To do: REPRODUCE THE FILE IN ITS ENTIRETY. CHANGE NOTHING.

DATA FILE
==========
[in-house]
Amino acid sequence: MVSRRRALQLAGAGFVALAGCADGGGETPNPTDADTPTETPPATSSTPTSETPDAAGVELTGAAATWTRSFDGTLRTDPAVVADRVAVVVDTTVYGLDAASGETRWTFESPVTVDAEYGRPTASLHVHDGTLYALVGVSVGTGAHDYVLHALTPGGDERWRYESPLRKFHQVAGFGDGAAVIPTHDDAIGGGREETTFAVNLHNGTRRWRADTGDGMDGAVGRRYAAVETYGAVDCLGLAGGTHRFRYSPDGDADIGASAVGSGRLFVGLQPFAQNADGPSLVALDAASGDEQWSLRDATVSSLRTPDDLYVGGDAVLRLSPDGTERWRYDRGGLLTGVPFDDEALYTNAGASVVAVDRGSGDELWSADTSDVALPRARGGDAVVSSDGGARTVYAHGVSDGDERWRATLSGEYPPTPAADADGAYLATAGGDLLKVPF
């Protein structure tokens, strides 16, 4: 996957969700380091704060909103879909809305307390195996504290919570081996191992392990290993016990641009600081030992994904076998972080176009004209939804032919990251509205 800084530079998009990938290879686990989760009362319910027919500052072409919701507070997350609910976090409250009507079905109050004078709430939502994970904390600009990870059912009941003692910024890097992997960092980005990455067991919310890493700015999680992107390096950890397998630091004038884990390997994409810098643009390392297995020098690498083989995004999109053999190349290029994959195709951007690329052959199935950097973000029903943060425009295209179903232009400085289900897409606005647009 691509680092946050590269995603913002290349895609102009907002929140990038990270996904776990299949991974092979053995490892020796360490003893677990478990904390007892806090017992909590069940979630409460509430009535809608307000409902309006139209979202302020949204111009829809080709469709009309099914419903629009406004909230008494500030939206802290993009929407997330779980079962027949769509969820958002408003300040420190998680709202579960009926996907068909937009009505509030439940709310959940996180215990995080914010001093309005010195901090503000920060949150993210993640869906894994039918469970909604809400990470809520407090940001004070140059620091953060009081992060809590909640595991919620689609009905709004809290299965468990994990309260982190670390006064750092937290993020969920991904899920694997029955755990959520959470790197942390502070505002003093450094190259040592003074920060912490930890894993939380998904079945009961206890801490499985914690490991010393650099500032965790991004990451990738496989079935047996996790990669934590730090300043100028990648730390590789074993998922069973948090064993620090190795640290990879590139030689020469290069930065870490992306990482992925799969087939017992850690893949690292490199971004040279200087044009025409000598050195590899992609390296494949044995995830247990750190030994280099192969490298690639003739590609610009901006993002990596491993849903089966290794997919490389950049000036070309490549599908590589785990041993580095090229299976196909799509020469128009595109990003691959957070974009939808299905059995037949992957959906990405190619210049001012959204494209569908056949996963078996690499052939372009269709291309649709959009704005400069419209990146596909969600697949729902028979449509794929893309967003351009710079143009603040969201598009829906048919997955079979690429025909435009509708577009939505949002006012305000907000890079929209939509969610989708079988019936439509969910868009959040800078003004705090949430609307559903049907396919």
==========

[in-house]
Amino acid sequence: MVSRRRALQLAGAGFVALAGCADGGGETPNPTDADTPTETPPATSSTPTSETPDAAGVELTGAAATWTRSFDGTLRTDPAVVADRVAVVVDTTVYGLDAASGETRWTFESPVTVDAEYGRPTASLHVHDGTLYALVGVSVGTGAHDYVLHALTPGGDERWRYESPLRKFHQVAGFGDGAAVIPTHDDAIGGGREETTFAVNLHNGTRRWRADTGDGMDGAVGRRYAAVETYGAVDCLGLAGGTHRFRYSPDGDADIGASAVGSGRLFVGLQPFAQNADGPSLVALDAASGDEQWSLRDATVSSLRTPDDLYVGGDAVLRLSPDGTERWRYDRGGLLTGVPFDDEALYTNAGASVVAVDRGSGDELWSADTSDVALPRARGGDAVVSSDGGARTVYAHGVSDGDERWRATLSGEYPPTPAADADGAYLATAGGDLLKVPF
């Protein structure tokens, strides 16, 4: 996957969700380091704060909103879909809305307390195996504290919570081996191992392990290993016990641009600081030992994904076998972080176009004209939804032919990251509205 800084530079998009990938290879686990989760009362319910027919500052072409919701507070997350609910976090409250009507079905109050004078709430939502994970904390600009990870059912009941003692910024890097992997960092980005990455067991919310890493700015999680992107390096950890397998630091004038884990390997994409810098643009390392297995020098690498083989995004999109053999190349290029994959195709951007690329052959199935950097973000029903943060425009295209179903232009400085289900897409606005647009 691509680092946050590269995603913002290349895609102009907002929140990038990270996904776990299949991974092979053995490892020796360490003893677990478990904390007892806090017992909590069940979630409460509430009535809608307000409902309006139209979202302020949204111009829809080709469709009309099914419903629009406004909230008494500030939206802290993009929407997330779980079962027949769509969820958002408003300040420190998680709202579960009926996907068909937009009505509030439940709310959940996180215990995080914010001093309005010195901090503000920060949150993210993640869906894994039918469970909604809400990470809520407090940001004070140059620091953060009081992060809590909640595991919620689609009905709004809290299965468990994990309260982190670390006064750092937290993020969920991904899920694997029955755990959520959470790197942390502070505002003093450094190259040592003074920060912490930890894993939380998904079945009961206890801490499985914690490991010393650099500032965790991004990451990738496989079935047996996790990669934590730090300043100028990648730390590789074993998922069973948090064993620090190795640290990879590139030689020469290069930065870490992306990482992925799969087939017992850690893949690292490199971004040279200087044009025409000598050195590899992609390296494949044995995830247990750190030994280099192969490298690639003739590609610009901006993002990596491993849903089966290794997919490389950049000036070309490549599908590589785990041993580095090229299976196909799509020469128009595109990003691959957070974009939808299905059995037949992957959906990405190619210049001012959204494209569908056949996963078996690499052939372009269709291309649709959009704005400069419209990146596909969600697949729902028979449509794929893309967003351009710079143009603040969201598009829906048919997955079979690429025909435009509708577009939505949002006012305000907000890079929209939509969610989708079988019936439509969910868009959040800078003004705090949430609307559903049907396919």